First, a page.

I realized something: though in her mind we’d played a principal role in her recovery, she’d actually followed none of the directions we’d given her.

Big Room, Many DoorsBack when I was working at a treatment center I had a return visit from a young woman who had just celebrated her second year of recovery. Hadn’t seen her since she left our inpatient program, after a very rocky course of treatment that resulted in her signing out against staff advice a few days before scheduled discharge. I believe we were her sixth stop on the residential rehab circuit. The staff were talking about how good she looked and sounded. They were more surprised than anyone, I think.

She made a point of stopping by my office to thank me for all the help we’d given her. She spoke glowingly of the therapy and the counselors and the nurse and even the office staff. Pleased, I quizzed her a bit on what she’d done since she left. After about ten minutes of conversation, I realized something: though in her mind we’d played a principal role in her recovery, she’d actually followed none of the directions we’d given her.

And yet somehow it worked. A few weeks later I mentioned that to a clinician. He shrugged and said that recovery was a big room with many doors.

“What does that mean?” I asked.

“I dunno. Sounds good, though, doesn’t it?”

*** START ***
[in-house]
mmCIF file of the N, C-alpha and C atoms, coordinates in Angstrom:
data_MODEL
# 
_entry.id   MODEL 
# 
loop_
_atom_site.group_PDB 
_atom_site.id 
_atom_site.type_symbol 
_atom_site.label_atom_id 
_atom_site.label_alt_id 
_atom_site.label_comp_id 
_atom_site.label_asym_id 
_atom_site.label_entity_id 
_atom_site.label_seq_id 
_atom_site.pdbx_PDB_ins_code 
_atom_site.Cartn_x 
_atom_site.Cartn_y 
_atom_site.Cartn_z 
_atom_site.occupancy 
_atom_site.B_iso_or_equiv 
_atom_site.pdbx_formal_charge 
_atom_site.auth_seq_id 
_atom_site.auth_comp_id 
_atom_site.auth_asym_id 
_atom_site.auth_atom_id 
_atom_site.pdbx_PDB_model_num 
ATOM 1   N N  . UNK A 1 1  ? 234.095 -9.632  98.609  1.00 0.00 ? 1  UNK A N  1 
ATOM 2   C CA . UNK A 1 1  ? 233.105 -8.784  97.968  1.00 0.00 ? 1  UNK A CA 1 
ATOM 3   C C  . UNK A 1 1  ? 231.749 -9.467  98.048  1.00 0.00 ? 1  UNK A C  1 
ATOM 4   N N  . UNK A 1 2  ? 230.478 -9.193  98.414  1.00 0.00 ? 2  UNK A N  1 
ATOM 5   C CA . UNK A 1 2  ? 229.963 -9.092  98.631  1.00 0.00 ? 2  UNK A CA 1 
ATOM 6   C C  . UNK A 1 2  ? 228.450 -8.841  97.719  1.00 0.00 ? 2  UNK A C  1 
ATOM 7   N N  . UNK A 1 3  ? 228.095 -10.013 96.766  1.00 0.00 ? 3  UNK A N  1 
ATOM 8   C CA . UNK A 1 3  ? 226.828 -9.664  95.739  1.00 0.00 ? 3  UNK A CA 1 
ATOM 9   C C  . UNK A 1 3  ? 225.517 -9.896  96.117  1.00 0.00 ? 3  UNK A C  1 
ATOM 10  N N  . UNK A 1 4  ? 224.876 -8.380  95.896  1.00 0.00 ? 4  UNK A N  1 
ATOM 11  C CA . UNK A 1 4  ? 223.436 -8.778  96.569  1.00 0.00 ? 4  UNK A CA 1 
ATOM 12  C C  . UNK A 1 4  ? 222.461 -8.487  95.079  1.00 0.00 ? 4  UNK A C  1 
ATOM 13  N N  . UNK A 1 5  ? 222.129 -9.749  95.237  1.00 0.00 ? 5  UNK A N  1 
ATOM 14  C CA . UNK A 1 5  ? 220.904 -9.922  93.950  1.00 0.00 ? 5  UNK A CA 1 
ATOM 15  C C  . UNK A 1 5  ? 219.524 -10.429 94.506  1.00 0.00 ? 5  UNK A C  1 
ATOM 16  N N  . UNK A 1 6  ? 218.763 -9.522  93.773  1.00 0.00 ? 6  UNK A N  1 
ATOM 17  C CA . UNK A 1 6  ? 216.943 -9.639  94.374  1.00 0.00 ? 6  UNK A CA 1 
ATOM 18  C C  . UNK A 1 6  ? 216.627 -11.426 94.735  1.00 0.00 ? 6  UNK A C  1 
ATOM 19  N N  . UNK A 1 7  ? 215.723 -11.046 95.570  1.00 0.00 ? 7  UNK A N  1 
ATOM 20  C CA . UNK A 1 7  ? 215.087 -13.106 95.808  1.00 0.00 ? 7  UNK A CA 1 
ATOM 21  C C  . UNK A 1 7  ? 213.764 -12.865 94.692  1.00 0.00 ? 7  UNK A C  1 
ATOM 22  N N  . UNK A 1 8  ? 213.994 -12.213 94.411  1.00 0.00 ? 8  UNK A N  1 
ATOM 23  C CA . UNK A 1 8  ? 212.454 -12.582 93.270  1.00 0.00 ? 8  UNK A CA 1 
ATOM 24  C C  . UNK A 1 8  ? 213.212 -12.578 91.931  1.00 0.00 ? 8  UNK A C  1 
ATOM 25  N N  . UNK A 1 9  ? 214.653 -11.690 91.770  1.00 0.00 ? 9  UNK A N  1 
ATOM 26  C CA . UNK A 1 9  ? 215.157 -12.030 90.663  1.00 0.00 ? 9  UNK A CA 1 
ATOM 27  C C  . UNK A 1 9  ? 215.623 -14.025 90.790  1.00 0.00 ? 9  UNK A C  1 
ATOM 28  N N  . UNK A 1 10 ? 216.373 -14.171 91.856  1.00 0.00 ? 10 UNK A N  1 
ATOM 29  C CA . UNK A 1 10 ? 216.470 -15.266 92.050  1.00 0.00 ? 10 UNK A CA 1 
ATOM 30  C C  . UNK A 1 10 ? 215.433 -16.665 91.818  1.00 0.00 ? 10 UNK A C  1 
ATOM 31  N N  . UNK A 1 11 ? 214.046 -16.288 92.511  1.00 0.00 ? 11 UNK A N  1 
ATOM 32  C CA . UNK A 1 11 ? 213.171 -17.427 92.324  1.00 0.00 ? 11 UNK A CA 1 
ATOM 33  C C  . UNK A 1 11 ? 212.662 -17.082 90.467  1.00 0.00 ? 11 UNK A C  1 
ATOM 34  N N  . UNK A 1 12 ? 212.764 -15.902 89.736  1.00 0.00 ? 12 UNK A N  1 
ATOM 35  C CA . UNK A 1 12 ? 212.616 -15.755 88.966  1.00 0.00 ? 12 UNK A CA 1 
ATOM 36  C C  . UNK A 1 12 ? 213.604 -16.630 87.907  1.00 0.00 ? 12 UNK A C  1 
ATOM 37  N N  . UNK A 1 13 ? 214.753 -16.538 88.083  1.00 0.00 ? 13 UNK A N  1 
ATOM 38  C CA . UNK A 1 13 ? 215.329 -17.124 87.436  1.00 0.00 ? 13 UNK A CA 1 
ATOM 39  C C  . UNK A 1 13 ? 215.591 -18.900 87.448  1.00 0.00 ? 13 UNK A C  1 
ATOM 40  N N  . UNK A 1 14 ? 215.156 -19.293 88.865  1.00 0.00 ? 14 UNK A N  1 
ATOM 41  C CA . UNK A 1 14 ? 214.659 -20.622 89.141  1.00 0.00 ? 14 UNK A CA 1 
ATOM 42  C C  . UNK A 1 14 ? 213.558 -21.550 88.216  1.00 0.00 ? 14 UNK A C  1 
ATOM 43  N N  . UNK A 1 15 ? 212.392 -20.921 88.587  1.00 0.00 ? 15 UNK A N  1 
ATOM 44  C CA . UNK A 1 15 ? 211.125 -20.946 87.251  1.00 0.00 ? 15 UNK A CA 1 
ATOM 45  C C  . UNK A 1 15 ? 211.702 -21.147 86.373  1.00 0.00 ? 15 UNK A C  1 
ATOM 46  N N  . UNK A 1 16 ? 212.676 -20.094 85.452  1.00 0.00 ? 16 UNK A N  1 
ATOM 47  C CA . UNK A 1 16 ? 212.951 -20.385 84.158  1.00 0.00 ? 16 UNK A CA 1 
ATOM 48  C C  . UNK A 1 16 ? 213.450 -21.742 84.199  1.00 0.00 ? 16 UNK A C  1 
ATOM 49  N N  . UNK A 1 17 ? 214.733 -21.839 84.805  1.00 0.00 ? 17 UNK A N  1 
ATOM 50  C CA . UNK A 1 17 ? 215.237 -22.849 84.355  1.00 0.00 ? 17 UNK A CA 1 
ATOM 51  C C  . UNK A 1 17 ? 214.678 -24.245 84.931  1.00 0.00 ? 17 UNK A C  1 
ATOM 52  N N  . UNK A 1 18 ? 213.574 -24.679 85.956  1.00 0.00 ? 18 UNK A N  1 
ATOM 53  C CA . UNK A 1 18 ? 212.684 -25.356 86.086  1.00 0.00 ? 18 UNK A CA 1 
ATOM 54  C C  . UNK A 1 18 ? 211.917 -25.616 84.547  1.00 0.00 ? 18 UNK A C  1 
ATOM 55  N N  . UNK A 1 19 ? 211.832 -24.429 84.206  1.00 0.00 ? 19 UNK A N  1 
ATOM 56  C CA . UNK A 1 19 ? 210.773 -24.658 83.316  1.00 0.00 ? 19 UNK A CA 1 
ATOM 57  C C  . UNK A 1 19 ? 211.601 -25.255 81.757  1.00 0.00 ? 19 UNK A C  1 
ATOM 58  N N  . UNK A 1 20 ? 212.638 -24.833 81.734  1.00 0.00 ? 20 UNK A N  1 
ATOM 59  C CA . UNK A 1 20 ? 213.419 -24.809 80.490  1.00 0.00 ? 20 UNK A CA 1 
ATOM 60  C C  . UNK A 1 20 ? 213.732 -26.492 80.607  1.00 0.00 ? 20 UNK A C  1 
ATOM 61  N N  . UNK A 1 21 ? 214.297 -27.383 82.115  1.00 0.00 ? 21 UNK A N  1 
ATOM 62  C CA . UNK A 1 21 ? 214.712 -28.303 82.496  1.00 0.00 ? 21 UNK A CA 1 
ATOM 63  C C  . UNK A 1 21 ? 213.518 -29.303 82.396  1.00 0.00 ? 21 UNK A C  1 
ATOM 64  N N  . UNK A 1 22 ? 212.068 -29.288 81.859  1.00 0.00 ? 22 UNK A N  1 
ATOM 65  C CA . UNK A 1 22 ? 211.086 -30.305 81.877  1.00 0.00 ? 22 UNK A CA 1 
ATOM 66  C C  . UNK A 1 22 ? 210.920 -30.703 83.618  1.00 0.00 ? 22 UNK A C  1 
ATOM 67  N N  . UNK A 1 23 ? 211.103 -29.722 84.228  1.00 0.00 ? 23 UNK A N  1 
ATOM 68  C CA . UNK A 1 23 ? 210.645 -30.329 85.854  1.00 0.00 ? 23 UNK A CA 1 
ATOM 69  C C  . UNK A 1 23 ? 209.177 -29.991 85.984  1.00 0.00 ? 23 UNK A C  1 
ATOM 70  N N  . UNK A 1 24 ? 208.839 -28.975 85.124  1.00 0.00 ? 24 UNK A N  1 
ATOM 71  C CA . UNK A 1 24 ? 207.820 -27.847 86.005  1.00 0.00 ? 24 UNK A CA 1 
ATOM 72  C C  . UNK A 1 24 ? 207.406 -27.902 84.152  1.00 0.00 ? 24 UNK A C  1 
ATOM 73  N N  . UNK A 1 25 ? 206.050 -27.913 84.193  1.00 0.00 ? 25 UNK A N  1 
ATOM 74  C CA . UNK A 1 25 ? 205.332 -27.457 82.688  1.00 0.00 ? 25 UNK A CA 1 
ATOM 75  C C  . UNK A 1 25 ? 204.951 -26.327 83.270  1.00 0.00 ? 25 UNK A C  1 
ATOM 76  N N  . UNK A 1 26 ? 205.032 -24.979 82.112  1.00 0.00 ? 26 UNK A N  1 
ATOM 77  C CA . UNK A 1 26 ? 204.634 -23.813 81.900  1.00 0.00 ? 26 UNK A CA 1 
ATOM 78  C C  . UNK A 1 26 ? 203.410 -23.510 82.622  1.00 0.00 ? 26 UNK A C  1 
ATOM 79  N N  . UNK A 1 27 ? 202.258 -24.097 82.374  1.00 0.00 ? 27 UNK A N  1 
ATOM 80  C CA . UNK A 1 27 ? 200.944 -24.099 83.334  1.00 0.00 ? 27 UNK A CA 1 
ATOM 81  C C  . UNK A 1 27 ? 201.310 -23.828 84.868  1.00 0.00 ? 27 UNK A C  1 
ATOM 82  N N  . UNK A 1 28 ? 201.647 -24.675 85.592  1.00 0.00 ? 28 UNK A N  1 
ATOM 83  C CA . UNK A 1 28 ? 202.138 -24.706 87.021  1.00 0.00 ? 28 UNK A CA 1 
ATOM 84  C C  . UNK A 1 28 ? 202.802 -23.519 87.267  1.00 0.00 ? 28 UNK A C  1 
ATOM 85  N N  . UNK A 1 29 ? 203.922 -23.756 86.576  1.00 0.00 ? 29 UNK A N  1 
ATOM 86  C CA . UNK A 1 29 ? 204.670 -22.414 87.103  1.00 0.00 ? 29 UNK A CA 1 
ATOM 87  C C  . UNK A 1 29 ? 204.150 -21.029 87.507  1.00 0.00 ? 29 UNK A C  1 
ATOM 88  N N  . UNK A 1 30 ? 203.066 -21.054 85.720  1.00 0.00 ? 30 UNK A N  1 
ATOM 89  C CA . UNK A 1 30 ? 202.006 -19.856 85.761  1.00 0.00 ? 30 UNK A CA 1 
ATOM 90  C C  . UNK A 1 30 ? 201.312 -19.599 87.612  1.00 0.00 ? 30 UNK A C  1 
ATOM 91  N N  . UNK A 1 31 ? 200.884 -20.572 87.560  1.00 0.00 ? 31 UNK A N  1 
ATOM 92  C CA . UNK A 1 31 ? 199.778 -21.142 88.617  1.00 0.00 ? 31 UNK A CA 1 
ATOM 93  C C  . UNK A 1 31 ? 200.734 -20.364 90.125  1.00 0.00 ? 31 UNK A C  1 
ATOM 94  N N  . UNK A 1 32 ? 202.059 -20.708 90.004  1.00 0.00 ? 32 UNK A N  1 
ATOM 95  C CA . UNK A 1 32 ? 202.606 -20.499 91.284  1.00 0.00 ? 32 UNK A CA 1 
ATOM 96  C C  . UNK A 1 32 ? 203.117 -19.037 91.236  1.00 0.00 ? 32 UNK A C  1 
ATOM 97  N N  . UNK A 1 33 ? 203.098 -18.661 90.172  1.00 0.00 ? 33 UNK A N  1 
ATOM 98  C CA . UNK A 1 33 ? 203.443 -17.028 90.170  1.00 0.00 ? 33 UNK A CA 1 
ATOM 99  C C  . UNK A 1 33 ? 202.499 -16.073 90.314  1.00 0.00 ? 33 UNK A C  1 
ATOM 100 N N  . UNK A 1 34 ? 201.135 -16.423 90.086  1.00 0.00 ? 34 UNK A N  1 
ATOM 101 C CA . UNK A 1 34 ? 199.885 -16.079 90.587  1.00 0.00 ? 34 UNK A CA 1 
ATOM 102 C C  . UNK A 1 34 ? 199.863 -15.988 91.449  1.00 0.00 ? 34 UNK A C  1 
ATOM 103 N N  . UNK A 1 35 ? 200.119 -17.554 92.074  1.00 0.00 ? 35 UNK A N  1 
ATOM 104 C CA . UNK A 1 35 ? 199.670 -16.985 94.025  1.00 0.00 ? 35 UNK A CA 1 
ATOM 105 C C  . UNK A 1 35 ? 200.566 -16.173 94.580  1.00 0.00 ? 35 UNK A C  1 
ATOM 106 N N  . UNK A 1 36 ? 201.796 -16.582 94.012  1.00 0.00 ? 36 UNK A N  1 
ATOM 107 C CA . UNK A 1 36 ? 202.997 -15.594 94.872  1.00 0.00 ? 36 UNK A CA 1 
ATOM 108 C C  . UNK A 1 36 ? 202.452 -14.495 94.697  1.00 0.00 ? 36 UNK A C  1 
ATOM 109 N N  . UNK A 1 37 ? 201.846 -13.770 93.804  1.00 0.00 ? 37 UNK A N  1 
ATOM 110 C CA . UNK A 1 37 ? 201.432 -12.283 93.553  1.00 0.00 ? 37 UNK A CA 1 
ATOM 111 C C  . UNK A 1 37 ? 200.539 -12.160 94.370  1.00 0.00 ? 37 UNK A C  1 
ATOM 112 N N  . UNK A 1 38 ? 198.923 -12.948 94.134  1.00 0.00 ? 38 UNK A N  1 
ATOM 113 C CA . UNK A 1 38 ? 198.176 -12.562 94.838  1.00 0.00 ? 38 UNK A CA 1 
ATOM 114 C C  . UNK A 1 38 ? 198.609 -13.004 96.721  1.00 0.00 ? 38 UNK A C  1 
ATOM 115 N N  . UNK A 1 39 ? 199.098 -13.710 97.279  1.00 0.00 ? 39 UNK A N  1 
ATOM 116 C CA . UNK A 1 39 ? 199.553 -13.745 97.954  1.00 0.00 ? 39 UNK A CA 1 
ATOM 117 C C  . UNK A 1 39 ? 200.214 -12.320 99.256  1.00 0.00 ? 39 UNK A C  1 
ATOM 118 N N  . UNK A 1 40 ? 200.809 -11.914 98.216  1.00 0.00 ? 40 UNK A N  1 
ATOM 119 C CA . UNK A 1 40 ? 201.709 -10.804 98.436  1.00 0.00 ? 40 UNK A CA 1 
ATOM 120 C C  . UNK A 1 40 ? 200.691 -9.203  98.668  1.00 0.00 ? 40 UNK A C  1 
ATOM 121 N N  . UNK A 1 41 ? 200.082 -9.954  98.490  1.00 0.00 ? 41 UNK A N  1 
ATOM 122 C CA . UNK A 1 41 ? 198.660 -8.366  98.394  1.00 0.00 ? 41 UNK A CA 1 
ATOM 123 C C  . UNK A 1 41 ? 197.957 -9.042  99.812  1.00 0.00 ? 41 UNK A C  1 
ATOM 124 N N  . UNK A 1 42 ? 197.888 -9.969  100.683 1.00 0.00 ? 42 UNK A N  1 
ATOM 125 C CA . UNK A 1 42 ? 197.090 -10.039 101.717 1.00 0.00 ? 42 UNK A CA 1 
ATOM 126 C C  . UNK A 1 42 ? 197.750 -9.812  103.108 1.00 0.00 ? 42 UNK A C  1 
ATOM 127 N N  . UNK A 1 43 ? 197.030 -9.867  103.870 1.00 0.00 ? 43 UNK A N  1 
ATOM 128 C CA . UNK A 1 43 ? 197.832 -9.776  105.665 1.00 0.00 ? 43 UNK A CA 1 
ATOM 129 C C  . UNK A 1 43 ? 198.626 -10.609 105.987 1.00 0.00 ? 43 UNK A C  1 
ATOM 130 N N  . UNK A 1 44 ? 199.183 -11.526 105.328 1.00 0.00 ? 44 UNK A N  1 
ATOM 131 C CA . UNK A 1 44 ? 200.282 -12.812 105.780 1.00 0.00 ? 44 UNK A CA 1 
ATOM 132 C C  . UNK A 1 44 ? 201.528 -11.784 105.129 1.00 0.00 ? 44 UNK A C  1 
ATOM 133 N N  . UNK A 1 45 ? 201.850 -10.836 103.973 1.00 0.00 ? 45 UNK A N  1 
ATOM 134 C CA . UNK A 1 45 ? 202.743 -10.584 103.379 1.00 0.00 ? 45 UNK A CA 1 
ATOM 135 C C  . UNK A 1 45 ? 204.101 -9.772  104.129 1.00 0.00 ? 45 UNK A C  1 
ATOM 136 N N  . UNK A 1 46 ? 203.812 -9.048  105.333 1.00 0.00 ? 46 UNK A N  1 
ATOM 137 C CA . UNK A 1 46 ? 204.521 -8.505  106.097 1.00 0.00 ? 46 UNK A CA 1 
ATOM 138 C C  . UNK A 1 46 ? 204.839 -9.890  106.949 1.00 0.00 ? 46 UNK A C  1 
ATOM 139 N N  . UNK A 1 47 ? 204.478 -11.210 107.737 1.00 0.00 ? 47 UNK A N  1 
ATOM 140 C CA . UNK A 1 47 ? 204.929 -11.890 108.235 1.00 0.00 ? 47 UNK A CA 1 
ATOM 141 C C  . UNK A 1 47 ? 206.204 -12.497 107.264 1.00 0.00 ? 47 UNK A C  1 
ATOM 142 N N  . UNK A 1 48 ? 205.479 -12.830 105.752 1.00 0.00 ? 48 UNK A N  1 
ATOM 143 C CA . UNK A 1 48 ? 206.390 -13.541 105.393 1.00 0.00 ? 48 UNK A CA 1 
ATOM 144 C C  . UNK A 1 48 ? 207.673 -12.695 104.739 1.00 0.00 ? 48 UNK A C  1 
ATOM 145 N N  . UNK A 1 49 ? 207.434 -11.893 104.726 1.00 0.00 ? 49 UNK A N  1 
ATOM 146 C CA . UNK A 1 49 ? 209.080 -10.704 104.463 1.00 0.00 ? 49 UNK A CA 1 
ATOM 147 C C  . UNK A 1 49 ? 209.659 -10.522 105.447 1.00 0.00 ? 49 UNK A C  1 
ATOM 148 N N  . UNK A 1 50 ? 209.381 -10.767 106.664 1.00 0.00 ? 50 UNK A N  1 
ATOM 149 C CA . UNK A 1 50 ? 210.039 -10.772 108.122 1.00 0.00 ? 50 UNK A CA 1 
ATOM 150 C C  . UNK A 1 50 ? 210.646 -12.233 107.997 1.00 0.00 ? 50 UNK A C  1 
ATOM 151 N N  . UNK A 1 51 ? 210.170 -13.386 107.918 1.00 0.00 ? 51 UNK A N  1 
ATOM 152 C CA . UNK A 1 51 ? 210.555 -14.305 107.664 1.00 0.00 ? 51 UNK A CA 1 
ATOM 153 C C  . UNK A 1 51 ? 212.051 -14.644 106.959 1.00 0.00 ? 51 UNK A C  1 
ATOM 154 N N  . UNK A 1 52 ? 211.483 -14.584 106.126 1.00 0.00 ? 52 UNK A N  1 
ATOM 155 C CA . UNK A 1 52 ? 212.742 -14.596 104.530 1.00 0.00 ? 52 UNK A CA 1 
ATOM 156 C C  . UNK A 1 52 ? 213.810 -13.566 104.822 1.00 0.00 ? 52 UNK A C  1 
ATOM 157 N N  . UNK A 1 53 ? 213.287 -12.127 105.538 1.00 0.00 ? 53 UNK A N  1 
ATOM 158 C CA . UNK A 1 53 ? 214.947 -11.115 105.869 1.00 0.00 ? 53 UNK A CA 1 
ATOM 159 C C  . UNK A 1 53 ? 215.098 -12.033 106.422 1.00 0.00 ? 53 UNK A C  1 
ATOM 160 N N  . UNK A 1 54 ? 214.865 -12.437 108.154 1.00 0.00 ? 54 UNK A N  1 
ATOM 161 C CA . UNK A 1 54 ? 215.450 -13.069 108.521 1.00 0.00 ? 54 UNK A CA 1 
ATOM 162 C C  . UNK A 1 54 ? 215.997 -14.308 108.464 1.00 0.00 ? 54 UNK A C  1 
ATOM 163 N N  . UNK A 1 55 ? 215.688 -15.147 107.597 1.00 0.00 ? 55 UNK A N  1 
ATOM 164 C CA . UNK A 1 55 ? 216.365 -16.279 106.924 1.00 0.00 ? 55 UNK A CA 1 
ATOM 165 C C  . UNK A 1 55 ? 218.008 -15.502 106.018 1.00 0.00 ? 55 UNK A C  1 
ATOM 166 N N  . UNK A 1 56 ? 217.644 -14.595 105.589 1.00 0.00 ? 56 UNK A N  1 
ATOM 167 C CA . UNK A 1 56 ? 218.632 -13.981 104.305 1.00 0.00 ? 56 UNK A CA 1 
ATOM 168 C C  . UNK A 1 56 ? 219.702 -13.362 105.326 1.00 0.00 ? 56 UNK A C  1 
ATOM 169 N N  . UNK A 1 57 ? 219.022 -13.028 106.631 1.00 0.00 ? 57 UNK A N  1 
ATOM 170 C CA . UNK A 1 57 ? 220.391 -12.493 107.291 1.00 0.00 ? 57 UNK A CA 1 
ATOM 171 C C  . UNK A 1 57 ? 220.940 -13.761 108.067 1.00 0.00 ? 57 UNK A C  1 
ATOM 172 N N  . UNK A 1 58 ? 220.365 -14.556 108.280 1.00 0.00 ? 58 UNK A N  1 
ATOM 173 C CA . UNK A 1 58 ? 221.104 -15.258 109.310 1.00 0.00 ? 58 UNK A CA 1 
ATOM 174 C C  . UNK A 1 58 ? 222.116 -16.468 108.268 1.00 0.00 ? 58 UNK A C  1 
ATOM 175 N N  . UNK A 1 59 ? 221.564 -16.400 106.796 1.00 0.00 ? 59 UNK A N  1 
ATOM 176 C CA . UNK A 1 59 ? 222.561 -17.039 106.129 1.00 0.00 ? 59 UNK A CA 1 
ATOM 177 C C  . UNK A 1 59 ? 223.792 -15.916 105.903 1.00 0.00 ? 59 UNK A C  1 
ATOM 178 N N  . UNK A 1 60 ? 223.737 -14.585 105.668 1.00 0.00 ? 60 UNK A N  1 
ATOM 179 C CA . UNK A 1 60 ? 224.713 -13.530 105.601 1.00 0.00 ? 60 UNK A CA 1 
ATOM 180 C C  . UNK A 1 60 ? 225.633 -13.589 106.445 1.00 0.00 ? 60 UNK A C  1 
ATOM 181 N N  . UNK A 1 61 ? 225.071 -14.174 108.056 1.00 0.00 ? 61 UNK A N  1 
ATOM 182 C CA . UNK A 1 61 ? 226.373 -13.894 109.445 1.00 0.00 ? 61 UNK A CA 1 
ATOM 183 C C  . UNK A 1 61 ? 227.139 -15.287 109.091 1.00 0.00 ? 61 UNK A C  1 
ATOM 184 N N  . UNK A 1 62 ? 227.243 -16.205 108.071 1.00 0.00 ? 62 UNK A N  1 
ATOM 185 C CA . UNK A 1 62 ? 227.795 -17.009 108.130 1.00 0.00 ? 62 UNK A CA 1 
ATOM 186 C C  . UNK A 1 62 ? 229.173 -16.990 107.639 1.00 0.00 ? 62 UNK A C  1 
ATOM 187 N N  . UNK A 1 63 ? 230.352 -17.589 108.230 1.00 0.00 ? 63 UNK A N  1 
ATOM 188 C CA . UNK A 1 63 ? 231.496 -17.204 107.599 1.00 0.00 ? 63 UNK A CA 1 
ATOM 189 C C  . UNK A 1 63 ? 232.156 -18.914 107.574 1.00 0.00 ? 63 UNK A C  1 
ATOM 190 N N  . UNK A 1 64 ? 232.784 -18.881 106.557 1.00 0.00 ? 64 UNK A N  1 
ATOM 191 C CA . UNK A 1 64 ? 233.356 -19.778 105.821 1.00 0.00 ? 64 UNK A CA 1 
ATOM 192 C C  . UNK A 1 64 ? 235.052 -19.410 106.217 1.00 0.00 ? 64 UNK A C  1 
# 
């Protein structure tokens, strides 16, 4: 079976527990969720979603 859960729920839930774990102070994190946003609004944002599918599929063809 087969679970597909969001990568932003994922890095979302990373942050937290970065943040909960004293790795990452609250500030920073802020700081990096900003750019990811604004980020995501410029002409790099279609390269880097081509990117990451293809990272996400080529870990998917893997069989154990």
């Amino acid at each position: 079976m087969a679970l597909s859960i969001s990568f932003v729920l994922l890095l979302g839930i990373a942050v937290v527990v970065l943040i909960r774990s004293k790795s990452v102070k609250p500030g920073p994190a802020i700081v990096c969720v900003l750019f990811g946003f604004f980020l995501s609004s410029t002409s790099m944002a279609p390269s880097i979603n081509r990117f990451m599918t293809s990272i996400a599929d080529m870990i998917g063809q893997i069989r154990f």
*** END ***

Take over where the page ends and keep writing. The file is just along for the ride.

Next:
It’s great to receive credit for somebody’s return to health, but rarely is it deserved. That patient had been through half a dozen programs; does that mean we succeeded where others failed? I sincerely doubt it. More likely the effects of treatment are cumulative. She got something out of each experience, even if it seemed like a negative at the time.

Why can’t we predict in advance which approach will work for a particular patient?

Well, recovery is a big room, see, with many doors…


I would be very worried if you did not take credit for the help you gave her in her last therapy. i agree there is a cumulative effect of several therapy attempts especially if different therapies are tried, but it is only when that critical point in reached in the Recoverer that tips them over from having an almost “timid” belief in the likely success of treatment to a much more rock solid self belief and determination to succeed. I think you take the credit for providing the treatment that finally lead to the right door out of the room and back into society. Perhaps Recovery is not a room with many doors but a Mansion with only one check out desk but a lot of fire escapes and back doors to leave by.

Don’t over play the fact that two years is not long because every sober person of 3 years + has had a second anniversary and many will have had more than one. I know Michele that you appreciate that because you acknowledged it as a miracle.

It took several years and several attempts to get sober for my switch to be thrown; and when it was, I believe success was guaranteed. The problem is it is not the same switch in everyone. We need to find a way to get the one in recovery to identify that switch and get them to throw it themselves. I think that this is where coaching comes in.

Comment by William Slingsby — August 3, 2013 @ 9:45 am

Unfortunately, as much as we’d like to view two years as a long time (and it is a miracle), it is a blip when it comes to predicting long-term sobriety. Many, many people get through a few years doing it their way only to relapse in the end. We need to start looking back at those who have stayed sober for a lifetime (AARP membership and all) in order to see which suggestions are vital.

Comment by Michele Miller — January 19, 2013 @ 8:51 pm

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